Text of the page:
Disinfect, Diagnose, and Treat: A Mission of Doctors and EEs Amidst COVID-19
Behind the scenes, engineers are stepping up to help doctors and nurses with life-saving medical devices and technologies.
Viruses, like COVID-19, are still an elusive target for healthcare workers. But doctors and scientists have them in their sights, and engineers are supplying the “weapons” by which medical professionals are able to target the virus and treat affected patients.
While healthcare professionals are putting their lives on the line to help patients in overburdened hospitals, engineers are working behind the scenes to help these physicians and nurses with life-saving medical devices.
Here are a few ways engineers are mitigating the effects of the coronavirus pandemic through the devices they design.
Why use a human for a dangerous task when a robot can do it? That’s the philosophy behind the disinfecting robot, robots designed to operate in pathogen-compromised environments. In past articles, we've discussed how AI devices are helping us stay one step ahead of COVID-19, including a portable AI device out of the University of Massachusetts Amherst that helps researchers gather health data for predicting pandemics.
Now, even disinfecting robots are leveling up with this technology embedded at the hardware level.
AI to Serve Quarantine Rooms
The Boxer-8110AI is not a robotic germ fighter. Rather, it is an AI-based tool designed to provide the “brains” behind robots and other devices operating at the “edge,” which is defined as that point where man-made machines directly interface with the rest of the physical world.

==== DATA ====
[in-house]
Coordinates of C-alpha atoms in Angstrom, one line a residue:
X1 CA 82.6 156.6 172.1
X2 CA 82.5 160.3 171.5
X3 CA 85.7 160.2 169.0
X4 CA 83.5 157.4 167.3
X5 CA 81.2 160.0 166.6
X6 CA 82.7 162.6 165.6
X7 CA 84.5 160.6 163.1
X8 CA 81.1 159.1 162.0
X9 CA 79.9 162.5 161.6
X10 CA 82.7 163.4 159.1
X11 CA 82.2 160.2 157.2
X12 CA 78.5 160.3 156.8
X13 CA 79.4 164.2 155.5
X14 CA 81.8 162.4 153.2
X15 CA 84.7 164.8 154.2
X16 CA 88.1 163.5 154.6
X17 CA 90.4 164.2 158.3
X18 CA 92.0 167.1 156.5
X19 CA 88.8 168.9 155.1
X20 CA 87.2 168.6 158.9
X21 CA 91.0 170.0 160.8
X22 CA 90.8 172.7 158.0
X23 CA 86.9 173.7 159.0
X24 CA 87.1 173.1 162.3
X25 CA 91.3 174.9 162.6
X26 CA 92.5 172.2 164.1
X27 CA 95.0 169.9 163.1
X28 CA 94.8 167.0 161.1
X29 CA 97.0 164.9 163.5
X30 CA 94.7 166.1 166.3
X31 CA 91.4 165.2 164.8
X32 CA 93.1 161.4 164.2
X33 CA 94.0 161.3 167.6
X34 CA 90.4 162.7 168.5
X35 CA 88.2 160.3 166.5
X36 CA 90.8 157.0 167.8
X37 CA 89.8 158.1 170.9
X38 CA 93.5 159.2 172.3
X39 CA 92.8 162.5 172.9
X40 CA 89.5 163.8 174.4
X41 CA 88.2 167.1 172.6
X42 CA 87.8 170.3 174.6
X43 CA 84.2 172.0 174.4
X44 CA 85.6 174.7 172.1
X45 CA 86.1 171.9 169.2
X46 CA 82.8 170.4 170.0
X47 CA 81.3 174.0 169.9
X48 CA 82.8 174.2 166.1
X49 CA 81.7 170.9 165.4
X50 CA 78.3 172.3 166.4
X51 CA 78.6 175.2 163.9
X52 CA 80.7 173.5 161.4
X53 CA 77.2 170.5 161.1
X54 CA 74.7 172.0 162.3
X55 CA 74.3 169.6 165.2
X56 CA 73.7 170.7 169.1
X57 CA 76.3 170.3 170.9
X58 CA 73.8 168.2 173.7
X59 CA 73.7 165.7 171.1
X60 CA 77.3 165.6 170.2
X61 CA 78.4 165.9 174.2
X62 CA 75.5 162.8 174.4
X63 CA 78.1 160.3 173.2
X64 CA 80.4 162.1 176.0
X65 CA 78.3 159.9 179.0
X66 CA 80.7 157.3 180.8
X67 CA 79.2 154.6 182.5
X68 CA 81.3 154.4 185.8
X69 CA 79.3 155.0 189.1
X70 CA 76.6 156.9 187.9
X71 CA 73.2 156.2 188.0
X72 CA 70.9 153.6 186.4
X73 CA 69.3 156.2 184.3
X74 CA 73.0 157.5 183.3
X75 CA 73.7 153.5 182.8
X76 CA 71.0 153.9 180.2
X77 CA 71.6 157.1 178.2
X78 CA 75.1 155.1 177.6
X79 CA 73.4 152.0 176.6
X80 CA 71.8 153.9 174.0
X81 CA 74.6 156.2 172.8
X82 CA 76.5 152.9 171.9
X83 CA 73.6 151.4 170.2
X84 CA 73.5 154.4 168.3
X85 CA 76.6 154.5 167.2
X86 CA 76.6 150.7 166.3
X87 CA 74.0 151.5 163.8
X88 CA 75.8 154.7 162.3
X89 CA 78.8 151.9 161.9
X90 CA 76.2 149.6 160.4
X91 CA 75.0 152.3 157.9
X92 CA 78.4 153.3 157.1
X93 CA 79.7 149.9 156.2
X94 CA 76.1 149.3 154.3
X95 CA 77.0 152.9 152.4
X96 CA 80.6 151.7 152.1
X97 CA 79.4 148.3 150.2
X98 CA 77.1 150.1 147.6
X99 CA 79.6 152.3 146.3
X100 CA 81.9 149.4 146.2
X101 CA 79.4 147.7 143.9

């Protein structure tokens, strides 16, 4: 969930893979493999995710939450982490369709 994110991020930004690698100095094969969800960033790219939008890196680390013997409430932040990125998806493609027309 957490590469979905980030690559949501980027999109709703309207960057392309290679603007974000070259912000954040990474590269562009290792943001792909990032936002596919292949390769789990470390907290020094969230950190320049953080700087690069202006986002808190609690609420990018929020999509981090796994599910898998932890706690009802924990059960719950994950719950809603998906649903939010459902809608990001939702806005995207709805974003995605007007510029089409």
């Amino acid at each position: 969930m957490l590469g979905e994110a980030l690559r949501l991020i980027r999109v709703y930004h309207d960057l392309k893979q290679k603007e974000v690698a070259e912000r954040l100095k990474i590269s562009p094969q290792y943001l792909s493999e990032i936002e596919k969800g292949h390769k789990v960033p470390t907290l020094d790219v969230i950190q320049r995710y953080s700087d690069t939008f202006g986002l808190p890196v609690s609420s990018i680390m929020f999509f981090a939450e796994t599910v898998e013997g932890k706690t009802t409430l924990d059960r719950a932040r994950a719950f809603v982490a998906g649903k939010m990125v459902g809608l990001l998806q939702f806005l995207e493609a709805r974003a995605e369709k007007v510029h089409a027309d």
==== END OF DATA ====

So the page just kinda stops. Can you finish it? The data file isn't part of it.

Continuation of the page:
The Boxer-8110AI. Image used courtesy of Aaeon
The Boxer-8110AI is animated by NVIDIA’s Jetson TX2, which enables the exploitation of important deep learning frameworks and AI inferences such as MXNet, Caffe2, and TensorFlow.
The first robots developed using this powerful tool were designed for the more mundane task of hotel room service. But now, in the midst of the COVID-19 pandemic, Alex Hsueh of AAEON explains that "AAEON is currently working with developers and customers to provide a similar solution for deployment in hospitals to deliver food and other supplies to quarantine rooms or even negative pressure wards.”
A Germ-Zapping Robot
The Xenex LightStrike Germ-Zapping Robot is used in the never-ending war against hospital-acquired infections (HAIs). The robot does its damage to viruses through the employment pulsed UV-C spectrum light.
Xenex LightStrike germ-zapping robot. Image used courtesy of Xenex
UV-C light kills viruses via four brilliantly lethal methods, as described in our article on the “germ-zapping” robot. UV-C light is highly dangerous to people, too. Thus the robot is loaded with sensors to register any human presence and to immediately turn off. And, unlike chemically- or biologically-based prophylactics, once the viruses are cooked and power is turned off, there is no residual danger to humans.
Engineers are also actively developing diagnostic devices for COVID-19. These machines aim to speed up the testing process for potential COVID-19 patients, which as of now, can take several days.
Lab-on-a-Chip for COVID-19 Testing
Scientists affiliated with the University of Cincinnati’s electrical engineering department have used "lab-on-a-chip" technology to develop a toaster-sized device that rapidly test for COVID-19. Lab-on-a-chip devices are a well-known microfluidic methodology, based on MEMS, that move tiny amounts of fluid through IC-type devices. Once inside, the presence of indicators, such as the COVID-19 virus, can be ascertained.